Safety report questions pilot skill
Poor execution of autorotation landings, onto rough or too-soft terrain and into objects, accounted for a disproportionate number of injuries and deaths in helicopter accidents last year, according to safety analyst Robert E. Breiling Associates of Boca Raton, Fla. Powerplant, accessory, tail rotor shaft, bearing and gearbox malfunction led to a major portion of those accidents, according to a Breiling report.
Although the number of helicopter accidents in the U.S. last year declined some 10 percent from the year before, the number of fatalities dropped by nearly double that rate, from 41 to 50, while the total number of fatal accidents held relatively steady.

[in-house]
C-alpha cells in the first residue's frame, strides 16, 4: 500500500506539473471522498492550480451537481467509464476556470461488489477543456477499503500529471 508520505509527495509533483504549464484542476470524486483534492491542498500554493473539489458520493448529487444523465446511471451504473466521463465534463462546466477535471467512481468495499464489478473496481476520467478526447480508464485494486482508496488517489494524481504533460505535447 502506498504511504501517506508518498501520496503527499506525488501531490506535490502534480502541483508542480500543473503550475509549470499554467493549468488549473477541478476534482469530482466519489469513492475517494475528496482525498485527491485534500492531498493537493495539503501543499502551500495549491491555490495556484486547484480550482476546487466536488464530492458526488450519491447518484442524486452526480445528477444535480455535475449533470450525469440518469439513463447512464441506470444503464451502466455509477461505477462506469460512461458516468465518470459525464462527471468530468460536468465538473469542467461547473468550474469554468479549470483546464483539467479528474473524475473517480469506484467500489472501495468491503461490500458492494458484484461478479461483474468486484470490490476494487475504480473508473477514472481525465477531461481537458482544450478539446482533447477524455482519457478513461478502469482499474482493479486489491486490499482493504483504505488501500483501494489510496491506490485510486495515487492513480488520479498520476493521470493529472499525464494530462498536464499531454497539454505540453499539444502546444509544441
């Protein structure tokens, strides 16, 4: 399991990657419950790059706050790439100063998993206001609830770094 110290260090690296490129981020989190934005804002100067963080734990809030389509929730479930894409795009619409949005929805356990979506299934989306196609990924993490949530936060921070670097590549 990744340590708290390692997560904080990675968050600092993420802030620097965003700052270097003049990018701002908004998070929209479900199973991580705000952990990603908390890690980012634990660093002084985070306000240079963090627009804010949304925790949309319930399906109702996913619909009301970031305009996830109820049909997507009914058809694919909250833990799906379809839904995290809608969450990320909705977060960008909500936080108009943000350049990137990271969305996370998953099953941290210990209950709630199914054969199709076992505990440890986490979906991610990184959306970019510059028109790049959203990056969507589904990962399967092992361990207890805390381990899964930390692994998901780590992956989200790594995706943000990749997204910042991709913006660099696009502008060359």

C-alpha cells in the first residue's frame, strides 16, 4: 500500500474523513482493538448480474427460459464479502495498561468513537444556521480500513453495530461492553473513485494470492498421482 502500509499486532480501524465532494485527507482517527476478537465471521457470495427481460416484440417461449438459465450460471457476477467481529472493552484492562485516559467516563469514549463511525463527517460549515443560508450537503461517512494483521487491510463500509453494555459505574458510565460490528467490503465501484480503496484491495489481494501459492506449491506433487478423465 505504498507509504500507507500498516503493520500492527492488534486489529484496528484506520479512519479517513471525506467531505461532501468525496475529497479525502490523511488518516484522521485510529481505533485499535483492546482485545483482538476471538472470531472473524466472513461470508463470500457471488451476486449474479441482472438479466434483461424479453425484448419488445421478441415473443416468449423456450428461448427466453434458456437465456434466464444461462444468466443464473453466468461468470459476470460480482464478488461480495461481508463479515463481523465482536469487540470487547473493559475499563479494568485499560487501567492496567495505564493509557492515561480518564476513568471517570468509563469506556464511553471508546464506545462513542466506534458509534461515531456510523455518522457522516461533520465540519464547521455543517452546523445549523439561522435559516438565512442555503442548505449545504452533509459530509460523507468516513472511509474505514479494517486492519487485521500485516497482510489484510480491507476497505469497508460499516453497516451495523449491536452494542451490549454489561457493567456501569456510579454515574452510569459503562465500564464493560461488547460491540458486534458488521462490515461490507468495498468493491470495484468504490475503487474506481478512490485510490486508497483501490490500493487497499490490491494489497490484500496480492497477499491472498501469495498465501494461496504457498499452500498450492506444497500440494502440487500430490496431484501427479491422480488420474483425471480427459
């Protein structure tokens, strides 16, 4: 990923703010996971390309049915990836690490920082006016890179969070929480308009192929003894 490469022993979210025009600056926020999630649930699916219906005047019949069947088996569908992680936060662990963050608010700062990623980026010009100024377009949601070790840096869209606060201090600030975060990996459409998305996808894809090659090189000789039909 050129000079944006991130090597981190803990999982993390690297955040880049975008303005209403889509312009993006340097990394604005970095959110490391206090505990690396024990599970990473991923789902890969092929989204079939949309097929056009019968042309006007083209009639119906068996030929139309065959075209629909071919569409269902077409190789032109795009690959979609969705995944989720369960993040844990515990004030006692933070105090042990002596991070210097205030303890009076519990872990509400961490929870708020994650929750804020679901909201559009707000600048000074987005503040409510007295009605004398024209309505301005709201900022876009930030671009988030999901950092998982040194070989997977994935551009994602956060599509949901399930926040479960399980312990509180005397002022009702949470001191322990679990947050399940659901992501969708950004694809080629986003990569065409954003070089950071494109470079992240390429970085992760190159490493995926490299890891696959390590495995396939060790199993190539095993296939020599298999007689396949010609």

However, twin-turbine helicopter operations saw a nearly two-fold rise in fatalities, even though the number of deadly accidents fell sharply, from 24 in 2003 to just 11 last year. Offshore operations yielded a disproportionately high number of deadly crashes, with 10.